P.T. Barnum (Hugh Jackman) grew up a poor boy in love with the beautiful Charity (Michelle Williams) the daughter of one of his father’s rich clients. After years apart he comes back to her and whisks her away to a life of the less lavish hoping and praying to give her more. After another unsuccessful job he gets himself a loan and starts his museum which eventually turns into P.T Barnum Circus where all the local “freaks” perform. As he becomes more successful he loses himself to the fame and wanting to be better than what he once was, losing everything he stands for in the process.


With lyricists Justin Paul and Benj Pasek on board fresh after winning an Oscar and multiple other awards for the musical hit “Lala Land” one would assume “The Greatest Showman” would be another flawless hit. And where the music is concerned it truly is a sensational musical, but the film’s all-around story falls just short of being even remotely “great”. Unfortunately, there just wasn’t enough meat to the story for the film to make an impact. It’s really just a fun, poppy in your face singalong with parts of different stories shoved at the viewers in a sad attempt at getting us to feel empathy towards the misfits of Barnum’s circus.


With incredible actors and vocalists in Jackman, Williams, Zac Efron, Zendaya, and welcoming the relatively new Rebecca Ferguson (Life), and Keala Settle (Rick and the Flash) there is no reason that the film should be so, if you will, flat. We are dragged through the story of Barnum by director Michael Gracey and writers Jenny Bicks and Bill Condon. We are forced to simply piece together the story that is going on between Efron and Zandaya’s characters let alone any of the other interesting characters.


The love between Phillip Carlyle (Efron) and Anne Wheeler (Zendaya) are told in 5 short scenes. First, when Phillip first sees Anne flying through the air there is a slow-motion moment where we see them look into each other’s eyes and just like that we are to believe they’re in love with each other. Second, while watching Jenny Lind (portrayed by Ferguson, vocals by Loren Allred) Phillip goes to hold Anne’s hand but when he feels the eyes of other upper-class white families turning to glance at them he pulls away and Anne leaves upset. A similar scene plays out when Phillip goes to take Anne on a date, which we are left to believe they’ve been seeing each other in secret for some time and this is to be their first public outing together. The couple runs into Phillip’s parents who vocalize their disdain towards Anne who is an African American and therefore simply not good enough for Phillip and his upper-class lifestyle. Again, Anne runs away upset. Finally, the duo gets to have a duet together in the circus ring where Anne is trying to let out some steam while proclaiming her love to Phillip. By the end of the song Anne once again leaves, probably upset. Phillip is left to accept that in this life they aren’t meant to be together. You think this is it for the duo and there’s no more to be said about their relationship, but in a fire, Phillip runs into the flames to look for Anne which leaves him unconscious. Anne sits with him in the hospital until they kiss and all the issues they had leading up to this point has apparently stopped being an issue.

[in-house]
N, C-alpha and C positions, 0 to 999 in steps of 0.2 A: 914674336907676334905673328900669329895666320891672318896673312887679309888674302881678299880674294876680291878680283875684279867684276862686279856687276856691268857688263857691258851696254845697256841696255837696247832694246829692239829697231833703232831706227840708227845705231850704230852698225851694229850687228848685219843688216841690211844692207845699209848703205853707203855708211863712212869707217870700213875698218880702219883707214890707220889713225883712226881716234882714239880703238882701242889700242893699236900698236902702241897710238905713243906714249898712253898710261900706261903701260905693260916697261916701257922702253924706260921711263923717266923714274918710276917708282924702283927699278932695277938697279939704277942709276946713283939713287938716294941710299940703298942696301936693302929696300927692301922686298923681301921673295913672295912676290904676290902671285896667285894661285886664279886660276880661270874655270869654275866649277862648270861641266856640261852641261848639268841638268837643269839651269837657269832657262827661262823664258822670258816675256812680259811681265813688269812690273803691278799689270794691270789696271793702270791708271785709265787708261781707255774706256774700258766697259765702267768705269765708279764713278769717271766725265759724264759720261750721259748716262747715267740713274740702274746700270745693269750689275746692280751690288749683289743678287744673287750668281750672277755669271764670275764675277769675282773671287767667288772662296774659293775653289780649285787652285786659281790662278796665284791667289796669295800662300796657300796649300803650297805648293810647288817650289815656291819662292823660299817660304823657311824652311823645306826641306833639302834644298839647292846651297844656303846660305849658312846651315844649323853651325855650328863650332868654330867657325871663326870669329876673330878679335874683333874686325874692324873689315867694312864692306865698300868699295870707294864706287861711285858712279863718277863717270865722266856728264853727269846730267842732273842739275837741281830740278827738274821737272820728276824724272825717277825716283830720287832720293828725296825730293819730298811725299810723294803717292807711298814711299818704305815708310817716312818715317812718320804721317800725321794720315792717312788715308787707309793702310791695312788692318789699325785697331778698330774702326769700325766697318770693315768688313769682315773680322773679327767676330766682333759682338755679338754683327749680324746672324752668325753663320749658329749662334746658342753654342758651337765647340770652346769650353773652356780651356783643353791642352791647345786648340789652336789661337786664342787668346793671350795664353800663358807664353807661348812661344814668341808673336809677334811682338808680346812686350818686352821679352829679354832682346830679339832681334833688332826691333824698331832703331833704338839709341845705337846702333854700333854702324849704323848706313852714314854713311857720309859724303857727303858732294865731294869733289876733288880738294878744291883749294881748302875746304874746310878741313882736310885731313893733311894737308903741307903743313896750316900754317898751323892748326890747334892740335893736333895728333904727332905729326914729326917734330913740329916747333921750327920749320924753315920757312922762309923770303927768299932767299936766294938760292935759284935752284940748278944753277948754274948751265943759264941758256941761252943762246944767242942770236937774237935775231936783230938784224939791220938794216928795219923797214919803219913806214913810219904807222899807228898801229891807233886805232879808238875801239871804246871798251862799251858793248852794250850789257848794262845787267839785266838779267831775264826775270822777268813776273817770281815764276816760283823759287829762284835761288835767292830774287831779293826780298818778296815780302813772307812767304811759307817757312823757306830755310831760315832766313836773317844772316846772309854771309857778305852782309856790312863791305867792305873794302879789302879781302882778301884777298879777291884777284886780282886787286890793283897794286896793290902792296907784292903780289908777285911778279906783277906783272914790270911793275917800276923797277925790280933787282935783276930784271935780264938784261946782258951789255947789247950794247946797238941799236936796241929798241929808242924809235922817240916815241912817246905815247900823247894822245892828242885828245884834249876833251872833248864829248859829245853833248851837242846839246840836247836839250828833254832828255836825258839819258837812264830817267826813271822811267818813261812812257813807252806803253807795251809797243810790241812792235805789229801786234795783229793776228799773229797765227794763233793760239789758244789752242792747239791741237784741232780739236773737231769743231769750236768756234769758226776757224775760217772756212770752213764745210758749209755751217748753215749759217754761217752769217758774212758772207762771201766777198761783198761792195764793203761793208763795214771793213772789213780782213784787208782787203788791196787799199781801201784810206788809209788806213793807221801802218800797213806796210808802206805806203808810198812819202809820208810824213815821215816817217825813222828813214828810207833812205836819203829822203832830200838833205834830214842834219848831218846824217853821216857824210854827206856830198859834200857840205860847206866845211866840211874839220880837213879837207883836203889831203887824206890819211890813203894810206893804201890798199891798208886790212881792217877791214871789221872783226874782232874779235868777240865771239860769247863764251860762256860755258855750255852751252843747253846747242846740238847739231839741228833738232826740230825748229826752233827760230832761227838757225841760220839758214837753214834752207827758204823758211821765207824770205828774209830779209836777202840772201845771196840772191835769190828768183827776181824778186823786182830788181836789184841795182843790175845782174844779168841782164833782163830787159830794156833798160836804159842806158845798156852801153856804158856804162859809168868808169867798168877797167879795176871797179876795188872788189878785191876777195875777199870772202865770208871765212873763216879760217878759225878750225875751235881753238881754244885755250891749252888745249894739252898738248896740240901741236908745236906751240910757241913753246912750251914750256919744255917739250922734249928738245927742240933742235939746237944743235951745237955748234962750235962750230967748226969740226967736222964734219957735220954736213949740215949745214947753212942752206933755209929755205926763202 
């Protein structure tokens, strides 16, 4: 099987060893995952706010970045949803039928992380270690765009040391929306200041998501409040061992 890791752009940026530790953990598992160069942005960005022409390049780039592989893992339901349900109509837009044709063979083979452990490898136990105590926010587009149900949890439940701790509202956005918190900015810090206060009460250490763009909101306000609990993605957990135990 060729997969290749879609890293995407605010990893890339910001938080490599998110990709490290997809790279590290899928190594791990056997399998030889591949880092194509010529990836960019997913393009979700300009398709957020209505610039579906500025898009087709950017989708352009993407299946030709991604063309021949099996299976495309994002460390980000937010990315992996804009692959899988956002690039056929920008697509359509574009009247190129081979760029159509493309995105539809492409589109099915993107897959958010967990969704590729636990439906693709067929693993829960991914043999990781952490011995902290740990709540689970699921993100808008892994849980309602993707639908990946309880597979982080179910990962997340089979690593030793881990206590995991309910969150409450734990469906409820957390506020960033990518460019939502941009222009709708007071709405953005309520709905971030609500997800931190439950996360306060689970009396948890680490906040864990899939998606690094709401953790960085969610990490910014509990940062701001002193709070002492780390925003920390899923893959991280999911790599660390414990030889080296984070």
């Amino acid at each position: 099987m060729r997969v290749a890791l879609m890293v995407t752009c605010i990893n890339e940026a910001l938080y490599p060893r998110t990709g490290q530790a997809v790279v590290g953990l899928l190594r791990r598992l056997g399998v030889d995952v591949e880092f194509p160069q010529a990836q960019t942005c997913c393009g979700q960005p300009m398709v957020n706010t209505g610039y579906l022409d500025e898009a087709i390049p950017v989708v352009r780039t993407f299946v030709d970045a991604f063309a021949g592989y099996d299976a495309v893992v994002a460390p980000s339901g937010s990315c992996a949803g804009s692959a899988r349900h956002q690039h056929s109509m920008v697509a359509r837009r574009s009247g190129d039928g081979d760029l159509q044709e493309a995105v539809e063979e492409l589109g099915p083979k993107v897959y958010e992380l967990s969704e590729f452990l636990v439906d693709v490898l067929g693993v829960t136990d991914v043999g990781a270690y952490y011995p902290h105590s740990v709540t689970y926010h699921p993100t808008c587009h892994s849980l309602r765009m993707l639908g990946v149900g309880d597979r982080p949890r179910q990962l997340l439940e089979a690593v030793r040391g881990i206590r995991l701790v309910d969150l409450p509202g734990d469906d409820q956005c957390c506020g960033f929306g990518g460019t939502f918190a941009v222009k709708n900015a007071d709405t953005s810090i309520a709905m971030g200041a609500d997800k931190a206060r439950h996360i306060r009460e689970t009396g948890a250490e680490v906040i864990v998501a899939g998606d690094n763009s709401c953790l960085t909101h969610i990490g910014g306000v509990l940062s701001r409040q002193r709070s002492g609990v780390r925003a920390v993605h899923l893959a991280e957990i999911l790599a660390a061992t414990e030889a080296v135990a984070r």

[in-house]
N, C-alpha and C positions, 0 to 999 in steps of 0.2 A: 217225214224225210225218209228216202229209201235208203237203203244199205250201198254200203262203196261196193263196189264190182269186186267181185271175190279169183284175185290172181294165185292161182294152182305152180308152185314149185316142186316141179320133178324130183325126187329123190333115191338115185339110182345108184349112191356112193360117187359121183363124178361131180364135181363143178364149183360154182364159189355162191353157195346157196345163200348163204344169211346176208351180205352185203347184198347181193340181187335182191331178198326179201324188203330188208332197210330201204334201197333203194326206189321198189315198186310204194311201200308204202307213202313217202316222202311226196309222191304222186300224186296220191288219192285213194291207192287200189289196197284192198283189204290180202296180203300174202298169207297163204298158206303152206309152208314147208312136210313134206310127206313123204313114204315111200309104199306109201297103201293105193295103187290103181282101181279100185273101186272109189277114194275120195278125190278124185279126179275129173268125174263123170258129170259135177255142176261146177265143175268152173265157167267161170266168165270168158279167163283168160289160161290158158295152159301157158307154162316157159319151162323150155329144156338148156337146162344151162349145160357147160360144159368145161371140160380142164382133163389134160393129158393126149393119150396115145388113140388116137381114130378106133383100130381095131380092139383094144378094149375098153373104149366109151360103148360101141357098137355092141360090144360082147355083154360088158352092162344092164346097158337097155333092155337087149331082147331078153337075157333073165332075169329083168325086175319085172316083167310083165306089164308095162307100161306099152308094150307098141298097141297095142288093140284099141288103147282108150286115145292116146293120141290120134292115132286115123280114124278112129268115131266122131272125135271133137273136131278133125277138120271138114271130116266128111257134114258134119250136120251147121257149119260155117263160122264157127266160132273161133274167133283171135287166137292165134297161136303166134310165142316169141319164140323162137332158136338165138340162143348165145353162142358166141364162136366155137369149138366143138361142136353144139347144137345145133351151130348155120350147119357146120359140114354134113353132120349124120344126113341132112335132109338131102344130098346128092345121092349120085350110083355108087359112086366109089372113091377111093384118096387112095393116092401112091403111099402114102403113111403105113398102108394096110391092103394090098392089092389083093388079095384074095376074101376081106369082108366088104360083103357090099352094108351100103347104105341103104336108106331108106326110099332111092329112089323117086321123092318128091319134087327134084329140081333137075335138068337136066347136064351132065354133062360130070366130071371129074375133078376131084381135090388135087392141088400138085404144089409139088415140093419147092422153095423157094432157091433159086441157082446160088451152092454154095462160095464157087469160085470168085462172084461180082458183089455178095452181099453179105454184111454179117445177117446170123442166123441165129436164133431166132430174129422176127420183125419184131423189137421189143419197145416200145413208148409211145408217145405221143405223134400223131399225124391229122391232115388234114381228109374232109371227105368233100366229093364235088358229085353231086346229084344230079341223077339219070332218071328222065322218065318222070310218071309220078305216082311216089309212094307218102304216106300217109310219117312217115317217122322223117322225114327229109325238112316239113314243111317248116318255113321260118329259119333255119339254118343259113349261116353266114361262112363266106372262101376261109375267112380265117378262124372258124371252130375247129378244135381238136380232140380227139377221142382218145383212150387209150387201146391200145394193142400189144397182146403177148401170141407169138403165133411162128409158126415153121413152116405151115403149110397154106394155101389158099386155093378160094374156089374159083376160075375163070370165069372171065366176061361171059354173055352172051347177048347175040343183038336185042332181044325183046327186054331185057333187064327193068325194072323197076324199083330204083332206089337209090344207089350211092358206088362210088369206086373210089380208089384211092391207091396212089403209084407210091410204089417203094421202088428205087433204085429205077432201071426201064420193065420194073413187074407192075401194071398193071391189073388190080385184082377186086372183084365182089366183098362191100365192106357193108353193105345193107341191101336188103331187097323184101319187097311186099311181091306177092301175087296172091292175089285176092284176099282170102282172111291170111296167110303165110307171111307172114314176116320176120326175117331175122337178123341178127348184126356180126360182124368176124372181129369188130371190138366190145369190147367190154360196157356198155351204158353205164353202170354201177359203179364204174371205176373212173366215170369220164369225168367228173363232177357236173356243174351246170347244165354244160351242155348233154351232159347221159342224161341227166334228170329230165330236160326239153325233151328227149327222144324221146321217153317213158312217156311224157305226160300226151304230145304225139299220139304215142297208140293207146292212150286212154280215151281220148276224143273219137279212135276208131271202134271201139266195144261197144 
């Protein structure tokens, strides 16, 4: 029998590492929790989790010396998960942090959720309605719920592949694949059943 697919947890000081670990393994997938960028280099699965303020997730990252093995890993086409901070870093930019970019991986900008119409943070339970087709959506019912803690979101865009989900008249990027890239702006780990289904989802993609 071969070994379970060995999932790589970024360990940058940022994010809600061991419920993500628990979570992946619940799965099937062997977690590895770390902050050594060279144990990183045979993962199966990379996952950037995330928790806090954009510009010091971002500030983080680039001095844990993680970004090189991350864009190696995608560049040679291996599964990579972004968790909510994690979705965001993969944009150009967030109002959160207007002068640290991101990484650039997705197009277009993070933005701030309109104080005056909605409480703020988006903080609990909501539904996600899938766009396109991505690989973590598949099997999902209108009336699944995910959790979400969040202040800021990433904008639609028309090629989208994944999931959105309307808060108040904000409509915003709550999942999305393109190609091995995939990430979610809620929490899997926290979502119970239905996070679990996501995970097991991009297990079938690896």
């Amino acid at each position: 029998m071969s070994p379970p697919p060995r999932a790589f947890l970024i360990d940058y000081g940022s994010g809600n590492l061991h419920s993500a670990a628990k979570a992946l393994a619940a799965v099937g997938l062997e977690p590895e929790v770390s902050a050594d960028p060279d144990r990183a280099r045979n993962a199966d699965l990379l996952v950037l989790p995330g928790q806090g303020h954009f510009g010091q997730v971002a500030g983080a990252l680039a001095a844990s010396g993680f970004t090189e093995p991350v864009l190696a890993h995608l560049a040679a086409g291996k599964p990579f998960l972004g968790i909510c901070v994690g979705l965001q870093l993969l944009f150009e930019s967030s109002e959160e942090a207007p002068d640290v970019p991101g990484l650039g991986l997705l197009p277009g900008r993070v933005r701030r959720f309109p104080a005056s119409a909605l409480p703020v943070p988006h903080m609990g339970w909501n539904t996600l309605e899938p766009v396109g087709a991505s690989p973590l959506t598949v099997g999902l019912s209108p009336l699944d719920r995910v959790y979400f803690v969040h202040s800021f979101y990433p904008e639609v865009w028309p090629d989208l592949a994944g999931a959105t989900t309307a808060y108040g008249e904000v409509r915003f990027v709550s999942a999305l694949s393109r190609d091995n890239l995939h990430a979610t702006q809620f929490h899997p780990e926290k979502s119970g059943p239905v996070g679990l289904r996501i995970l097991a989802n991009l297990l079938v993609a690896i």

There’s also the Bearded Woman (Settle) who is introduced as a woman with an amazing voice and potential star of the circus based on vocal talent alone. She hardly gets a song or a storyline in before she get’s her “I’m a misfit being replaced by the pretty lady and I don’t care” song. This comes rather quickly and you can tell it was intended to be an impactful moment, but it doesn’t hit it’s mark as hard as it should. And just as quickly as her anger came it’s gone and she’s accepted that she along with everyone else in the circus has been replaced.


Looking past these quick skims of story arcs there are the inaccuracies of how people would conduct themselves. It’s the 1850’s Anne and her brother wouldn’t be hired in the circus, nor would she have been allowed into a Caucasian hospital. Her relationship with Phillip would also never happen. Character-wise Phillip wouldn’t risk falling further out with his family to be with Anne, let alone be willing to parade their relationship around as it was illegal at the time.


Overall ‘The Greatest Showman’ is a flashy okay movie with a decent soundtrack. Other than that it’s nothing but pretty costumes and a couple half decent dance numbers.